TIFF 2019 Review: White Lie

White Lie

9 out of 10

White Lie, the latest and most straightforward effort from Canadian filmmakers Calvin Thomas and Yonah Lewis (Spice It Up, The Oxbow Cure), is an emotionally devastating look at a young woman who’s learning the hard way that the deception of others is a road that could lead to ruin.

University student and dancer Katie (Kacey Rohl) is a major celebrity on the McMaster campus. Katie’s story of overcoming cancer has endeared her to classmates who readily open their hearts and wallets to contribute to the young woman’s quality of life. The only problem is that – for some reason or another – Katie is making all of this up. She’s on the verge of being found out when she’s asked to provide medical records to receive and lucrative bursary. Her estranged father (Martin Donovan) is convinced that Katie is lying, while her loving girlfriend (Amber Anderson) remains faithful and ever loyal.

White Lie might sound like spending ninety minutes with an unsympathetic antihero, but Thomas, Lewis, and Rohl remarkably finds ways to humanize Katie’s underhanded actions and mounting desperation without ever letting her off the hook. It’s a delicate balancing act that pays off massively, with White Lie adopting a tone and pacing that’s like being stuck inside a pressure cooker, thanks to the crisp cinematography of Christopher Lew and remarkable editing and scoring from frequent collaborator Lev Lewis. It’s an expertly designed, written, and remarkably realized thriller that’s brought to the next level by Rohl’s unforgettable performance.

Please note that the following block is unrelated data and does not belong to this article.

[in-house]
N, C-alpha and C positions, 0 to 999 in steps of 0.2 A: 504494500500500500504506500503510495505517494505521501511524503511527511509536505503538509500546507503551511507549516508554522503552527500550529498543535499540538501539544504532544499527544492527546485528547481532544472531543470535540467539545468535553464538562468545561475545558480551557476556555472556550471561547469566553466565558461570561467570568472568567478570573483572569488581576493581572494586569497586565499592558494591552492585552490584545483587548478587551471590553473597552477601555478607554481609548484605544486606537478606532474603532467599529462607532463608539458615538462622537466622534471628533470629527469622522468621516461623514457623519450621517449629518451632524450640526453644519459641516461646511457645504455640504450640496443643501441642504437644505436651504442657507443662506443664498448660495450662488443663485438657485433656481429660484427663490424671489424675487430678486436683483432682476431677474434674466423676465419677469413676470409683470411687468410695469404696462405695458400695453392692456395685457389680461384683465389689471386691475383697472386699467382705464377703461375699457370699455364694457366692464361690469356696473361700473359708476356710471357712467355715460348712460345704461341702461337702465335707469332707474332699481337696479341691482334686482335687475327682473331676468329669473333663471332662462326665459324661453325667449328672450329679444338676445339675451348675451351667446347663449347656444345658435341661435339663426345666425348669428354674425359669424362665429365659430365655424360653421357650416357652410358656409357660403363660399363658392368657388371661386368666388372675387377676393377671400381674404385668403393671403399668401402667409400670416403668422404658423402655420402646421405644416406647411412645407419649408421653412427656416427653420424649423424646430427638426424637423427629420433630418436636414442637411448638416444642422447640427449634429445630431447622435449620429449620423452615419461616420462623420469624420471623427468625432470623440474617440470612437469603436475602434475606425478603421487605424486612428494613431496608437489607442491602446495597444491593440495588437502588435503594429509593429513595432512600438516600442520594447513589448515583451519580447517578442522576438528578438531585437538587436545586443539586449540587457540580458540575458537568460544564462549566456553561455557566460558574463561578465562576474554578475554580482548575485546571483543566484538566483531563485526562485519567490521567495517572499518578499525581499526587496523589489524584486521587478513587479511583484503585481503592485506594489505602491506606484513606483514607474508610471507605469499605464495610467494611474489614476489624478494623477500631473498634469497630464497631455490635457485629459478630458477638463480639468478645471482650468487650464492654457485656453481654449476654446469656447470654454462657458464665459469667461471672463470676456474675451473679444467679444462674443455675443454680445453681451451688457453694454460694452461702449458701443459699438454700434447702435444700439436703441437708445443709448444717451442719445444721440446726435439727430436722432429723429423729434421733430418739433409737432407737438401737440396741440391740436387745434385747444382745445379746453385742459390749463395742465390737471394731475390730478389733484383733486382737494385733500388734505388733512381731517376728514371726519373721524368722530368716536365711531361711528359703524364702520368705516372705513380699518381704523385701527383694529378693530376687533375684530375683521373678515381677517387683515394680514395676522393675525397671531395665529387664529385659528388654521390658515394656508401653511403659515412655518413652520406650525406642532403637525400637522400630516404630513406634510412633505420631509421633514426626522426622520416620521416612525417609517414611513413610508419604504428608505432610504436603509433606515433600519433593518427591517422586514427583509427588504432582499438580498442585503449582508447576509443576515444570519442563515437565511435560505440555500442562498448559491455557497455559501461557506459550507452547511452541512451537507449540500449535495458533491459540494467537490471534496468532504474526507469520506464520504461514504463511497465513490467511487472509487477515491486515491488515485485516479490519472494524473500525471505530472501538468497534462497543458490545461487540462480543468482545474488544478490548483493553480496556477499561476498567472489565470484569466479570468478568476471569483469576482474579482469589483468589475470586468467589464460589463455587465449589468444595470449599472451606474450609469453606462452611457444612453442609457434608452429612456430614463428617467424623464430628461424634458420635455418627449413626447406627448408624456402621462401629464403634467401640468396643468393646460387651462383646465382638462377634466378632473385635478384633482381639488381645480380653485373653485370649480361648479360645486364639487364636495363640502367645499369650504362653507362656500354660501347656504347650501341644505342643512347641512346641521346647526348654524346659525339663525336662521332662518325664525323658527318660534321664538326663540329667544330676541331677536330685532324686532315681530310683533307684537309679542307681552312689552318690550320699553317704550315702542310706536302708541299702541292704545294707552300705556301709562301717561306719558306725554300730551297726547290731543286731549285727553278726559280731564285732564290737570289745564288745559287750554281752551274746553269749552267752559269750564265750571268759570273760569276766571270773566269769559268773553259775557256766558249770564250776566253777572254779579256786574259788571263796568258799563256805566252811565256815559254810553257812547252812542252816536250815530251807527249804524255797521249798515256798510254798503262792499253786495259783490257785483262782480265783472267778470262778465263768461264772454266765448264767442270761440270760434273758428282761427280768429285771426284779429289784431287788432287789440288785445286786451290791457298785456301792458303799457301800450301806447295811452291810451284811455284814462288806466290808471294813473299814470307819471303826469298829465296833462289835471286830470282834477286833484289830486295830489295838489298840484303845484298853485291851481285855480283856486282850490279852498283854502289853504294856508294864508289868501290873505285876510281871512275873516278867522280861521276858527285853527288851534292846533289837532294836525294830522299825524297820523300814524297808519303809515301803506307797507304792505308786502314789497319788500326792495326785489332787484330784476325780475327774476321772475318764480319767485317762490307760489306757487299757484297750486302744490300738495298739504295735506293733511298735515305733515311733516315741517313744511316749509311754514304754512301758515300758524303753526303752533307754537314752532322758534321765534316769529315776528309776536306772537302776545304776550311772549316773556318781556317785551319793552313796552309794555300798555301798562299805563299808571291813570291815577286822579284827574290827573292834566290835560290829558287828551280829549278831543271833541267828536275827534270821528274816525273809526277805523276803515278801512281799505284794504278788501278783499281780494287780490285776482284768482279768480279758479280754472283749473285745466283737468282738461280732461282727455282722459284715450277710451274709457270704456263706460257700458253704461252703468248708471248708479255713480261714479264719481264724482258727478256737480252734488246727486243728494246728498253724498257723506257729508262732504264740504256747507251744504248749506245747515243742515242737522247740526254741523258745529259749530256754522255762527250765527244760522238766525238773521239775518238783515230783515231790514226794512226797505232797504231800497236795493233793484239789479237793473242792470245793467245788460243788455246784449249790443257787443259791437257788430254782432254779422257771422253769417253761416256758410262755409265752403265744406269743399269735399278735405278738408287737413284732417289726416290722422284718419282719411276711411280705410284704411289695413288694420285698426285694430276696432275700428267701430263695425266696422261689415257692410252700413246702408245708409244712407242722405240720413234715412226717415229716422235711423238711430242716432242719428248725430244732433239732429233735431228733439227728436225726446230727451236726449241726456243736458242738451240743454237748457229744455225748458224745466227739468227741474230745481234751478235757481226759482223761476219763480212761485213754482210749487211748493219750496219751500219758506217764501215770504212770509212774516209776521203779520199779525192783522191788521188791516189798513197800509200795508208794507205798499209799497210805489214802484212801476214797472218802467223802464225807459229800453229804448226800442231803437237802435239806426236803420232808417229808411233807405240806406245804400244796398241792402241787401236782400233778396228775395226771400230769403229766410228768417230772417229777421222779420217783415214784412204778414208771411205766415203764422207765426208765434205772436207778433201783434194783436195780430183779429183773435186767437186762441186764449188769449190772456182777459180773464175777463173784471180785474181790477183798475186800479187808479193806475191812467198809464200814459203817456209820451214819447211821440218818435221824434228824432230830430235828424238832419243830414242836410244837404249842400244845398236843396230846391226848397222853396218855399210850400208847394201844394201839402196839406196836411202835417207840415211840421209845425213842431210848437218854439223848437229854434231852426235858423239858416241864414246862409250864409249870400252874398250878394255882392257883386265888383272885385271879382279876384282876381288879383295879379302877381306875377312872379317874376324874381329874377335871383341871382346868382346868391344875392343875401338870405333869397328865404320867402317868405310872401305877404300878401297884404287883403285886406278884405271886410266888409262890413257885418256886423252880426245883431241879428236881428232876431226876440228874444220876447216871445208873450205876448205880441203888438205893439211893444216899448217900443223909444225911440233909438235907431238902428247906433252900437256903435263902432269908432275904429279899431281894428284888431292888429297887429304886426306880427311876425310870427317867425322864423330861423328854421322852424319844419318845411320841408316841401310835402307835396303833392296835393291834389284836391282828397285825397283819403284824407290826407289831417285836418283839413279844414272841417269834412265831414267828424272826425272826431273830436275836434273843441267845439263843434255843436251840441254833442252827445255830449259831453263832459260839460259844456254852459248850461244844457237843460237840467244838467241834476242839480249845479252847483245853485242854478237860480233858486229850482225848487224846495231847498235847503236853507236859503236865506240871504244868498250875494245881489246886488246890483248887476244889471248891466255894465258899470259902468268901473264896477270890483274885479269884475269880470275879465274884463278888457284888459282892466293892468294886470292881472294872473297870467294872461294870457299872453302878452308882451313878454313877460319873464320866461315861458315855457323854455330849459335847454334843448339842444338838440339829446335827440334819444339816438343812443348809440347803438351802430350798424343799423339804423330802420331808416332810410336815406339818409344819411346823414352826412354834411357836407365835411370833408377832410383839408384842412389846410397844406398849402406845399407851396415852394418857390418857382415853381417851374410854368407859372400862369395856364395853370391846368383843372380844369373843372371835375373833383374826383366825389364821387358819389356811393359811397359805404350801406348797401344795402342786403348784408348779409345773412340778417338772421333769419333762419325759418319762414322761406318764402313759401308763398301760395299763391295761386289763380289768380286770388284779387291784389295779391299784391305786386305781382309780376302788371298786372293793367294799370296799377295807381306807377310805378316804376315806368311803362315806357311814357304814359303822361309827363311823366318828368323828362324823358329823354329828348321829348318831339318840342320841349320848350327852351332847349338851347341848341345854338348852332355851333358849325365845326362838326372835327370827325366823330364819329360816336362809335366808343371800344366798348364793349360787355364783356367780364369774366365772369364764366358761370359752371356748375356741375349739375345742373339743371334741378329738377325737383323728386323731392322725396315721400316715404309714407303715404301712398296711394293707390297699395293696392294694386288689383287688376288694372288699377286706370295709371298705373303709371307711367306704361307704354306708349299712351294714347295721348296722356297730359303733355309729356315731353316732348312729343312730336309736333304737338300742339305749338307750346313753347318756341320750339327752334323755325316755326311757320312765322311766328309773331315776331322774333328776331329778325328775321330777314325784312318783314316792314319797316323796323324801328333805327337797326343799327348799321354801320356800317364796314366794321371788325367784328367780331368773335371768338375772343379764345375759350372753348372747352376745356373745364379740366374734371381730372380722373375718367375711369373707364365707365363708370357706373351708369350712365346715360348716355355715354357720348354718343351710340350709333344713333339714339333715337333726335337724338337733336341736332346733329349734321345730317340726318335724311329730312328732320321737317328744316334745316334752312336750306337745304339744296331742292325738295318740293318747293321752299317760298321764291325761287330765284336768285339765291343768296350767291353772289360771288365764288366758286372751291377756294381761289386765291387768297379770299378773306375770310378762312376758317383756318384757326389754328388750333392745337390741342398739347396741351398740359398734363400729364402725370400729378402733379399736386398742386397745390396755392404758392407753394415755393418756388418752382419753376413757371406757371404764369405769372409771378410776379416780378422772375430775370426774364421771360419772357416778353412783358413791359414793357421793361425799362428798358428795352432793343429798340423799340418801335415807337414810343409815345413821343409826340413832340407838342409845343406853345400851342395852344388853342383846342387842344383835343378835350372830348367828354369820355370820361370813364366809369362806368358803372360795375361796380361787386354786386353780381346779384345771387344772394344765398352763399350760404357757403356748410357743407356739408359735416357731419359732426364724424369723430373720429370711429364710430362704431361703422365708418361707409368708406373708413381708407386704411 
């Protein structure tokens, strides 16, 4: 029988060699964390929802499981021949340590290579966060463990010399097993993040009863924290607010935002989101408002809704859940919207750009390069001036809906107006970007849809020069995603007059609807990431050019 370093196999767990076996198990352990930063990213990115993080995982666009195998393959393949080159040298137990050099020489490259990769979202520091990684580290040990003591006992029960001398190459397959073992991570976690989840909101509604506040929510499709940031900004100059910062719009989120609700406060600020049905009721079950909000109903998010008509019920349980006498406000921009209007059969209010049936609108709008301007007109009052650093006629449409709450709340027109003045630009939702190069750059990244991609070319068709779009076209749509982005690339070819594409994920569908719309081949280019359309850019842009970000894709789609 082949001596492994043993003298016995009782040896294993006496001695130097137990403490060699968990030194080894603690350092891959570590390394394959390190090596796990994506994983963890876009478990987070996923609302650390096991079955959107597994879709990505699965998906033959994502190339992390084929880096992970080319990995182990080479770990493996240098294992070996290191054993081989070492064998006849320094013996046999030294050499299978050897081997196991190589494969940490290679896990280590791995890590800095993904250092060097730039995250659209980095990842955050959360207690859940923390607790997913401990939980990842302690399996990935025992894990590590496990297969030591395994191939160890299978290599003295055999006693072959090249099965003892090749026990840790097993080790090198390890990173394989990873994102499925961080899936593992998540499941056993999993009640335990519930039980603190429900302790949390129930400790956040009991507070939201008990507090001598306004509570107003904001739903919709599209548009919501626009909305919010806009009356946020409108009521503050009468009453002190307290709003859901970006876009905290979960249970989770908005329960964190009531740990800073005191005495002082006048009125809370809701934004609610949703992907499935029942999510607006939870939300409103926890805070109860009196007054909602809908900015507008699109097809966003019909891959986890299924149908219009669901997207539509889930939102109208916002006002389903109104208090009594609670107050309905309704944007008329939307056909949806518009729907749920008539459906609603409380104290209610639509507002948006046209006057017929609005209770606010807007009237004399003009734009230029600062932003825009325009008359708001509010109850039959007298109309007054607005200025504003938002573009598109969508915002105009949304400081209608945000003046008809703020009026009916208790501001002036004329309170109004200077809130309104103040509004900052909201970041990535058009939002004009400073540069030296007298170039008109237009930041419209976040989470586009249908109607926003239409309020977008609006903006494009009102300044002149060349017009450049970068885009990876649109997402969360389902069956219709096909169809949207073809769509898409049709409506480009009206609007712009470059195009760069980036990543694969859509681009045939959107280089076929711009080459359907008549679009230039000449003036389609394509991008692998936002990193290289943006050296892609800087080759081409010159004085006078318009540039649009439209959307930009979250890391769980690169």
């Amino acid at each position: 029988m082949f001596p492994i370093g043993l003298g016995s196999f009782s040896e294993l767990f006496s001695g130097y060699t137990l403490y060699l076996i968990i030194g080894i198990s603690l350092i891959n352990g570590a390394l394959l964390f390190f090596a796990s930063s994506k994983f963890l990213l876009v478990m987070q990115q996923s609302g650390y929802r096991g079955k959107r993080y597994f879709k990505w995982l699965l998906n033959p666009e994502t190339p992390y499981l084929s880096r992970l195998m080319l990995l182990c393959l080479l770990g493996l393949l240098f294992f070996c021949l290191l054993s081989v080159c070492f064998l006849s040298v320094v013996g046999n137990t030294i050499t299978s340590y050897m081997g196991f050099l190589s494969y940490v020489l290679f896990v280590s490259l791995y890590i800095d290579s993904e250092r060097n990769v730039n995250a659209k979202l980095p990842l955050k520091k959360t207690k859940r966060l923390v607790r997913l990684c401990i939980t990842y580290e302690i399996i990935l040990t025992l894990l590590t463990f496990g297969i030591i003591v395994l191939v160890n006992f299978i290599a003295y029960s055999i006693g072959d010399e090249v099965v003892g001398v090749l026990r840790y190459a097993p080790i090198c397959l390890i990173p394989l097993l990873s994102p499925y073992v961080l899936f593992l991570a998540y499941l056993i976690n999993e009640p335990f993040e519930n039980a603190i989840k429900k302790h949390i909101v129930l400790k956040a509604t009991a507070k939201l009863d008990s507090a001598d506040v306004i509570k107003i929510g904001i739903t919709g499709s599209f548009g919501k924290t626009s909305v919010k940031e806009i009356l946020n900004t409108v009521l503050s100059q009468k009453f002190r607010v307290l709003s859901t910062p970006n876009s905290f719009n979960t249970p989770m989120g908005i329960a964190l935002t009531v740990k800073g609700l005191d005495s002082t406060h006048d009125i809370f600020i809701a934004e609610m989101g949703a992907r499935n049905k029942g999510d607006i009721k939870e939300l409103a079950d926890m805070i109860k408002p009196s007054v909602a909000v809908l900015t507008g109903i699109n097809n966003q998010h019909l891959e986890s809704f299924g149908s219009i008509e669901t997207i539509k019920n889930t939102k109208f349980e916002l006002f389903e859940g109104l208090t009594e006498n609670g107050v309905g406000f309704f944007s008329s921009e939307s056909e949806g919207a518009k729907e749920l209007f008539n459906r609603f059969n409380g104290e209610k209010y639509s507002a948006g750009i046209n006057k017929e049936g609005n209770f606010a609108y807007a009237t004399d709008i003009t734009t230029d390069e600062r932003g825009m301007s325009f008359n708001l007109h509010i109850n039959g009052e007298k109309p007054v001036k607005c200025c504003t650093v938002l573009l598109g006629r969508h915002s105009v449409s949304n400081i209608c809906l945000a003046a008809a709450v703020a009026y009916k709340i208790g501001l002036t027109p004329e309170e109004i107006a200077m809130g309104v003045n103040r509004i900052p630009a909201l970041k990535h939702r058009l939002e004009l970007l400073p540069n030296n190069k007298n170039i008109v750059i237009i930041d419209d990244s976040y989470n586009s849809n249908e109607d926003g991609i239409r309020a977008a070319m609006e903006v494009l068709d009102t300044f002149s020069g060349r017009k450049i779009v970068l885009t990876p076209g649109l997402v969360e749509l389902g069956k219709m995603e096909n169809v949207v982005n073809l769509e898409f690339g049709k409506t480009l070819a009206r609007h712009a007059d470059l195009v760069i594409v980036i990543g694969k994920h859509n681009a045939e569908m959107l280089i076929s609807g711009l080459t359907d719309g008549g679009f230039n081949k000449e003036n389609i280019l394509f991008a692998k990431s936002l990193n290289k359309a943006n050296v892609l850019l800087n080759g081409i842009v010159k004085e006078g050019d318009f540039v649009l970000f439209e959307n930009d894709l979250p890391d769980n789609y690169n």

Whether one ends up loathing Katie or feeling somewhat sorry for her by the end of White Lie is up for debate and will likely change depending on how the viewer chooses to read such emotionally loaded material. However, no matter where a viewer comes down on the moral and ethical arguments at the heart of White Lie, it’s undeniably impressive work.

Saturday, September 7, 2019 – 3:00 pm – TIFF Bell Lightbox 1

Friday, September 13, 2019 – 6:30 pm – Scotiabank Theatre 4

Andrew Parker
Andrew Parker fell in love with film growing up across the street from a movie theatre. He began writing professionally about film at the age of fourteen, and has been following his passions ever since. His writing has been showcased at various online outlets, as well as in The Globe and Mail, BeatRoute, and NOW Magazine. If he's not watching something or reading something, he's probably sleeping.

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